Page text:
The text in Exodus 21 begins with an act of violence perpetrated against a pregnant woman, and yet this woman is all but absent from subsequent conversation about this passage. Across the centuries, almost all of the voices of Jewish interpretation, and even many modern commentators, fail to acknowledge her story. The interpreters miss the opportunity to see her as subject, rather than object. To see the woman in this text as merely a hypothetical in a legal case study is to deny that cases such as these were very real to the people who experienced them. To reach a full sense of justice in our understanding of abortion, we must pair mishpatim (laws) with sipurim (stories). …

The full chapter by Rabbi Joshua R. S. Fixler and Rabbi Emily Langowitz appears in The Social Justice Torah Commentary, edited by Rabbi Barry H. Block. To learn more and pre-order the book, visit socialjustice.ccarpress.org.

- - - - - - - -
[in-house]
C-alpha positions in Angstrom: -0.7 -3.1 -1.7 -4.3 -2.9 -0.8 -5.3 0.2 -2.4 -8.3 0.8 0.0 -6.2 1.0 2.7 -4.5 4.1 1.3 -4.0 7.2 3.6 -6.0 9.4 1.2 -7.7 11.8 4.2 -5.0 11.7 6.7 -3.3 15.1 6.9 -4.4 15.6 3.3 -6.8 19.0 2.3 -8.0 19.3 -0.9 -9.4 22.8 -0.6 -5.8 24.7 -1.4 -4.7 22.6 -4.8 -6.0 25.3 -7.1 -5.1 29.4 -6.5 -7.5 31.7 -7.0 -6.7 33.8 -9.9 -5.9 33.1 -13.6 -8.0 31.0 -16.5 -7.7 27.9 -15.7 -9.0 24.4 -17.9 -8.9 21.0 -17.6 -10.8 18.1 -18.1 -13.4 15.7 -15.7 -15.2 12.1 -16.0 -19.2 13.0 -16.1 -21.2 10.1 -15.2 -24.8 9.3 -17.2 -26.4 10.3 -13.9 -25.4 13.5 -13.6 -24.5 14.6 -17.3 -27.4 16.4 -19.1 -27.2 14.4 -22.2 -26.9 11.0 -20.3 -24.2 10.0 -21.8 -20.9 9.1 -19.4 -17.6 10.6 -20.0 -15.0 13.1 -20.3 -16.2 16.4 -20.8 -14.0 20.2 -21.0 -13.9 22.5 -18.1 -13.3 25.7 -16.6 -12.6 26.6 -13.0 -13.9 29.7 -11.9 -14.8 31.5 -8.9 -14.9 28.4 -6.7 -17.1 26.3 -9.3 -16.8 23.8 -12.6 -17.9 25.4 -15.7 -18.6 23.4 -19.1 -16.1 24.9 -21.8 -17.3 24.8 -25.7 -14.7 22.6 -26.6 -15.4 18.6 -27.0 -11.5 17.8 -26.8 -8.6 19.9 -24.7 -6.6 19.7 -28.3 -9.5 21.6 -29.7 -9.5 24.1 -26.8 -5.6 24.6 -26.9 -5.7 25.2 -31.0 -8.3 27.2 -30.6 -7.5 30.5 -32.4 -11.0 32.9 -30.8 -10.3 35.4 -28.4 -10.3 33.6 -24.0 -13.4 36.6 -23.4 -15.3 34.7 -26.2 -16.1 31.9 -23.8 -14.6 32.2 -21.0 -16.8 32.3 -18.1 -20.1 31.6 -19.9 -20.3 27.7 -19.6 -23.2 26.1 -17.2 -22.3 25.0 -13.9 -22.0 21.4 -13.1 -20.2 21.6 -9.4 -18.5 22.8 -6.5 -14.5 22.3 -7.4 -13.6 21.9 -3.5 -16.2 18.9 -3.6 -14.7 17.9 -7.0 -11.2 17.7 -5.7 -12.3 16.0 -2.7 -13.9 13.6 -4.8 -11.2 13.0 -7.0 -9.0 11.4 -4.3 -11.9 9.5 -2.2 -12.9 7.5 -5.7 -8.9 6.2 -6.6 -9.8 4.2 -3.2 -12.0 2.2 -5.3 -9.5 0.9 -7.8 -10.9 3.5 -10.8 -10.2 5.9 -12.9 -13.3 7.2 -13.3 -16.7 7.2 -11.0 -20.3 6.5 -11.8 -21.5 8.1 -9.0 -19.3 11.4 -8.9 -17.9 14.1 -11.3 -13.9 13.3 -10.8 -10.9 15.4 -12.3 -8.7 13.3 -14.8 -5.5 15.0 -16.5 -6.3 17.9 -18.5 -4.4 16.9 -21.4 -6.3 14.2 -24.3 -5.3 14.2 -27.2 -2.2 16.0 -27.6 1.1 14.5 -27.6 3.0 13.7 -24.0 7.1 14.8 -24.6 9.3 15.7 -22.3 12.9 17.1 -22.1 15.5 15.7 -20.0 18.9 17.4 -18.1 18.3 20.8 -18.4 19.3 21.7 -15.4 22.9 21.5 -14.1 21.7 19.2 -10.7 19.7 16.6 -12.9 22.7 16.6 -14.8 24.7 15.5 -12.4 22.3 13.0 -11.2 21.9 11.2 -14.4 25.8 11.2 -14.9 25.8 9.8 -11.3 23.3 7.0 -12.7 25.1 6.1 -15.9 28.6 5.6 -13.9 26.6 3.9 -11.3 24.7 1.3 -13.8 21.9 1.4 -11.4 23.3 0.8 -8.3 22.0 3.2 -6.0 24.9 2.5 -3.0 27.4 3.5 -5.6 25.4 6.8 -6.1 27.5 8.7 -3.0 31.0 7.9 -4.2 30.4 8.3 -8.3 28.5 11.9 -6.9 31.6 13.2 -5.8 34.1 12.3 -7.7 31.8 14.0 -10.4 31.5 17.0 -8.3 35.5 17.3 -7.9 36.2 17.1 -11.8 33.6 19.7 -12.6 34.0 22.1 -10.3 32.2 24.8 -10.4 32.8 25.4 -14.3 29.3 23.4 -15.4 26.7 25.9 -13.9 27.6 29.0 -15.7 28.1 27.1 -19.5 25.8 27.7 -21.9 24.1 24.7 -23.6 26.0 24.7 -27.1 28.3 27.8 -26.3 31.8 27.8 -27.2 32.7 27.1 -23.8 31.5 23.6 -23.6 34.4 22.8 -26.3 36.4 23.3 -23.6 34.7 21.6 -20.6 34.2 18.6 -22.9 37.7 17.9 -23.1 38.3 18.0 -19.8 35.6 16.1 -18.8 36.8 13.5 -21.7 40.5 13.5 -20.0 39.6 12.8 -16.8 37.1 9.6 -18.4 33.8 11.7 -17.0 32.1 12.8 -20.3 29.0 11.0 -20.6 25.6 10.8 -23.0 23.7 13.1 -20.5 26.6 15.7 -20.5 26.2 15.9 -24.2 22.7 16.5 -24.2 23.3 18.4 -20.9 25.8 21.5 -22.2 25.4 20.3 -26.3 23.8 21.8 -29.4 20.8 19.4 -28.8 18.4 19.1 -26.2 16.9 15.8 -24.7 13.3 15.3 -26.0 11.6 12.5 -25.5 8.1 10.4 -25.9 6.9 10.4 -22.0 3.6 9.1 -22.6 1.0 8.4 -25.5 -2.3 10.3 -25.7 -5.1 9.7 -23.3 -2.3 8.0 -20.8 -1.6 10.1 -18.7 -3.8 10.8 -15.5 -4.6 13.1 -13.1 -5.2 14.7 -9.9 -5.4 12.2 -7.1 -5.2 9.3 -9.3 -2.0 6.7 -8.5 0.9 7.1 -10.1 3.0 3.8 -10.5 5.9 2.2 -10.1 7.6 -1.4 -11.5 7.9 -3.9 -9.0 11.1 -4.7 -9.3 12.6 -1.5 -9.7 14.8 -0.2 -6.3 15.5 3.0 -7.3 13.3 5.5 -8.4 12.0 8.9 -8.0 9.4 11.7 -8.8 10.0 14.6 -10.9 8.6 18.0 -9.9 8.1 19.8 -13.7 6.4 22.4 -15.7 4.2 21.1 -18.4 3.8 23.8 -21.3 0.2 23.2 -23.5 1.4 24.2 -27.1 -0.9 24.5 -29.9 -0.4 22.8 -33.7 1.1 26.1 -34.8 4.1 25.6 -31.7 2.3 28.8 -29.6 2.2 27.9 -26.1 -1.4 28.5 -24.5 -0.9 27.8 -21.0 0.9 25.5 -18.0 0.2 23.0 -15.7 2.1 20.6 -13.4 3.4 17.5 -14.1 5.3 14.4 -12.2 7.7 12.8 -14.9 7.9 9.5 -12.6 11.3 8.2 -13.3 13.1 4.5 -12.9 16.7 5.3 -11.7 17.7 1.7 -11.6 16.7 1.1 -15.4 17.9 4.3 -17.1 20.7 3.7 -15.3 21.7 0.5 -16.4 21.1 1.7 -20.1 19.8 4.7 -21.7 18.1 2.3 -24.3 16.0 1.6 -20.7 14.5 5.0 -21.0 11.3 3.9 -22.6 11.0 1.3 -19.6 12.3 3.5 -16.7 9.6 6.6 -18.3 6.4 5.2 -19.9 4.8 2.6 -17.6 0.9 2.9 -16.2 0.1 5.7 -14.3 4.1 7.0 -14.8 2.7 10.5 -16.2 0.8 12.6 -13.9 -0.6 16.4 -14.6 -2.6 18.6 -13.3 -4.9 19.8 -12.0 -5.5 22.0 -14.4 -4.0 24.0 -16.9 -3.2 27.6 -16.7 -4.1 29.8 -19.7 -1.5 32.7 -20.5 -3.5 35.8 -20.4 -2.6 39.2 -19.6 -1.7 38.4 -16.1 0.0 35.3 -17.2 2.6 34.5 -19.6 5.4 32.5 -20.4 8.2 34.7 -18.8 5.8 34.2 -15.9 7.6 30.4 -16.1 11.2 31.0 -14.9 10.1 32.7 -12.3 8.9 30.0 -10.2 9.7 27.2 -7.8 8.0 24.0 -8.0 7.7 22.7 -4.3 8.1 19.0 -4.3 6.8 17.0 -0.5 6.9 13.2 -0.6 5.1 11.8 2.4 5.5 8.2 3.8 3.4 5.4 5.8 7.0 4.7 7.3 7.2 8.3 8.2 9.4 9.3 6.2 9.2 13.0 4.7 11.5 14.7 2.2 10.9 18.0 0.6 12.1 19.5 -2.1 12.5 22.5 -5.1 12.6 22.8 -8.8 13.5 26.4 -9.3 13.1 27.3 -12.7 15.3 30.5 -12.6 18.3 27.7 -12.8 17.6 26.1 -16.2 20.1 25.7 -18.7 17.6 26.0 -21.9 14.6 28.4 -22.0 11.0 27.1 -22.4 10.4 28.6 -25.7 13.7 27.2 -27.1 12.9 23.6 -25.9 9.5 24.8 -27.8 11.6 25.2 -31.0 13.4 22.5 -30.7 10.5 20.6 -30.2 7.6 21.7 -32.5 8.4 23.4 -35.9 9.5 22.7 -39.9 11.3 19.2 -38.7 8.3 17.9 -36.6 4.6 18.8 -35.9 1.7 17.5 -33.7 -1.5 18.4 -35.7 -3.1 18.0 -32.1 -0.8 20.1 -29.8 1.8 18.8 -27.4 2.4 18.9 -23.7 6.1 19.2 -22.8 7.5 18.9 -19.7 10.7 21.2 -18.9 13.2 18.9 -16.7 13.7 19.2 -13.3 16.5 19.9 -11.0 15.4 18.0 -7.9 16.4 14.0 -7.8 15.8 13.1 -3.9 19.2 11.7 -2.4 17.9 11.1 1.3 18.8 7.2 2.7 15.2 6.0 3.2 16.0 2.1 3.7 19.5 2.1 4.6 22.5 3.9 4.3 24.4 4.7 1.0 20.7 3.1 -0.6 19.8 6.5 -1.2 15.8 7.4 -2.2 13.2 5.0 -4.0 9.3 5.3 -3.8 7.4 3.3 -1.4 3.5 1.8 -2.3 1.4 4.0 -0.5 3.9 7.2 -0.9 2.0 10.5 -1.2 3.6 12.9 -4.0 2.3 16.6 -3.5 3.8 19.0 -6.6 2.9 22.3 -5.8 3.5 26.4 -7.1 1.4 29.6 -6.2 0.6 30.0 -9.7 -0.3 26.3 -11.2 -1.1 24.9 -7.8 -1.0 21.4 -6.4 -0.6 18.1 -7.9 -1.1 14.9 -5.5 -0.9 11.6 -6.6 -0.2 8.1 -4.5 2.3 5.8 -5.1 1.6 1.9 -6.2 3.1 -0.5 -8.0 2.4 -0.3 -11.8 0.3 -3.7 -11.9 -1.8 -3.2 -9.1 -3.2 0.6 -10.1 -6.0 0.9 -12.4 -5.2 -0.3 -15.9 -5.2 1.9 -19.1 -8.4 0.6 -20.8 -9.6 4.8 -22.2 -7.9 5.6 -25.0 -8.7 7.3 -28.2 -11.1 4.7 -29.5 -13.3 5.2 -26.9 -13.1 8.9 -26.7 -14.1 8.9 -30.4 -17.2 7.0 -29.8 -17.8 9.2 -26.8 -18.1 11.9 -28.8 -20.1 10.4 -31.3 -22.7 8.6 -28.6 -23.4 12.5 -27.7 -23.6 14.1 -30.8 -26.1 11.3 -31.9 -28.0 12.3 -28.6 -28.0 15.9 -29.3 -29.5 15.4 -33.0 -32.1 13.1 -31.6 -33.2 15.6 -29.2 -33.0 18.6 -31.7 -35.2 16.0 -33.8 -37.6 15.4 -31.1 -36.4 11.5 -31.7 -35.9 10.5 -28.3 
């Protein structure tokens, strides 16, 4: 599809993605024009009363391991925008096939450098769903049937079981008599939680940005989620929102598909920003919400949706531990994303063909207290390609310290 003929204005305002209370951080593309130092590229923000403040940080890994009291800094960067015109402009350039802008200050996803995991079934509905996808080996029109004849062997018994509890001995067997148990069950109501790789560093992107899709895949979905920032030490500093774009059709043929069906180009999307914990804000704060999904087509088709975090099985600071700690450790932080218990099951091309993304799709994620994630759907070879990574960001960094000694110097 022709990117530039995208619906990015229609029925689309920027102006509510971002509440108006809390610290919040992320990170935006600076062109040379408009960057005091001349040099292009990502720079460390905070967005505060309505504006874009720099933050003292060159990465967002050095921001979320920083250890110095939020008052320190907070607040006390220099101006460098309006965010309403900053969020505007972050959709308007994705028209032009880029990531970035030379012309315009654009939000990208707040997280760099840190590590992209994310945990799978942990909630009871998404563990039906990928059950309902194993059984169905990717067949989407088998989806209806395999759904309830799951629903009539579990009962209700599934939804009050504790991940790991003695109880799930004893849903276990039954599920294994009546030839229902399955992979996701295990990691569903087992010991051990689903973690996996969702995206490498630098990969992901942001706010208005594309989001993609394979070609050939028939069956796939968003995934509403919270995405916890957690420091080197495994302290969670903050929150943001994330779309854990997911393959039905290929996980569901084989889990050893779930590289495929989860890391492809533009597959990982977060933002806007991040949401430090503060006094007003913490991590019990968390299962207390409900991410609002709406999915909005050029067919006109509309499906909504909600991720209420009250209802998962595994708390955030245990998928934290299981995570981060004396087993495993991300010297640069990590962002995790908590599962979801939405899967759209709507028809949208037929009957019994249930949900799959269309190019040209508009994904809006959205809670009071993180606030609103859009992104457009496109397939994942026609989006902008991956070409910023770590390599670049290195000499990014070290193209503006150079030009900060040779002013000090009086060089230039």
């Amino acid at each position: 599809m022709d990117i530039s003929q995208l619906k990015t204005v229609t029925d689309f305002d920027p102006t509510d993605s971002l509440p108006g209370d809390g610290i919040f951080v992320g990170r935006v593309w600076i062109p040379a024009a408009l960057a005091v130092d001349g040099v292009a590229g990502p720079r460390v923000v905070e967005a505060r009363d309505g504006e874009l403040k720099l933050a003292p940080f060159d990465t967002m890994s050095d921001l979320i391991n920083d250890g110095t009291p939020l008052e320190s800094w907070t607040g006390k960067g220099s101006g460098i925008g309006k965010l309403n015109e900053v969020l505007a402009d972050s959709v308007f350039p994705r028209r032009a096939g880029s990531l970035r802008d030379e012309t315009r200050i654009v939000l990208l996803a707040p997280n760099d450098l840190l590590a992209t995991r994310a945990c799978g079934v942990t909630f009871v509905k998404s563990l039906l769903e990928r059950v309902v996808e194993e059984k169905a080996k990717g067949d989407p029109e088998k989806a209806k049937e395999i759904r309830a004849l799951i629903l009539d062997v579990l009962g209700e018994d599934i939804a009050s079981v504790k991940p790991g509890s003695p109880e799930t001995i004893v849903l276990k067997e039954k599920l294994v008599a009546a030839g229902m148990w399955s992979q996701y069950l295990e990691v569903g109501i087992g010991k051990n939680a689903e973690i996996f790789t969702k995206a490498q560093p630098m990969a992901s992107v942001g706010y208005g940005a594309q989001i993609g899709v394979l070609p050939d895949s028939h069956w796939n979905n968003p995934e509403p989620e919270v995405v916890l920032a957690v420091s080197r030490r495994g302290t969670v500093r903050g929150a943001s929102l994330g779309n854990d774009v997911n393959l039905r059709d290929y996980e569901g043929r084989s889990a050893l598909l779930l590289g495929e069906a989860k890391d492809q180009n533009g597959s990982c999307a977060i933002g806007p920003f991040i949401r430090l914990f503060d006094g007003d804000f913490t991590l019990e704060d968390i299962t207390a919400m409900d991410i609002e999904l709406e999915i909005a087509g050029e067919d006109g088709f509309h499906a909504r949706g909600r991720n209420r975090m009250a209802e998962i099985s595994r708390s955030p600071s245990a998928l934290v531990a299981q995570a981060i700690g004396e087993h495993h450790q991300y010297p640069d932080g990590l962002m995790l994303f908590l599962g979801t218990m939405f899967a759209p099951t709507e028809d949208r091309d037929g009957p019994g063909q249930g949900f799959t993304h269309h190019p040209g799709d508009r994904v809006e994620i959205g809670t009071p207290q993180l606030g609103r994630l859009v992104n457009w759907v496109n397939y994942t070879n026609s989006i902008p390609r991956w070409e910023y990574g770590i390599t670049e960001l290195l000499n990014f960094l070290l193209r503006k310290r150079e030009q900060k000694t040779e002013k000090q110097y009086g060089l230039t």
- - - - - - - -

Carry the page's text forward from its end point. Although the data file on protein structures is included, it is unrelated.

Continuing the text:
1. Pew Research Center, “Views about Abortion among Jews,” Religious Landscape Study, 2014, https://www.pewforum.org/religious-landscape- study/religious-tradition/jewish/views-about-abortion/.

2. Mishnah Ohalot 7:6.

3. We recognize the complexity of this term and acknowledge that it is not only women who experience pregnancy and abortion and also that not all women can experience pregnancy. We offer this word for simplicity but intend it to include a broad range of experiences and identities.

4. Many trace the split between lenient and strict positions to Rashi and Maimonides, respectively. See Rashi’s comment on Babylonian Talmud, Sanhedrin 72b; Maimonides, Mishneh Torah, Hilchot Rotzei-ach Ushmirat Nefesh 1:9. Rashi defines the fetus as non-nefesh (in keeping with our passage in Exodus), while Maimonides focuses his discussion on the fetus as a rodeif (meaning only if the fetus is actively pursuing the life of the mother should the pregnancy be terminated). For fuller discussion of the halachic texts that flow from each side, see Daniel Schiff, Abortion in Judaism (Cambridge: Cambridge University Press, 2002).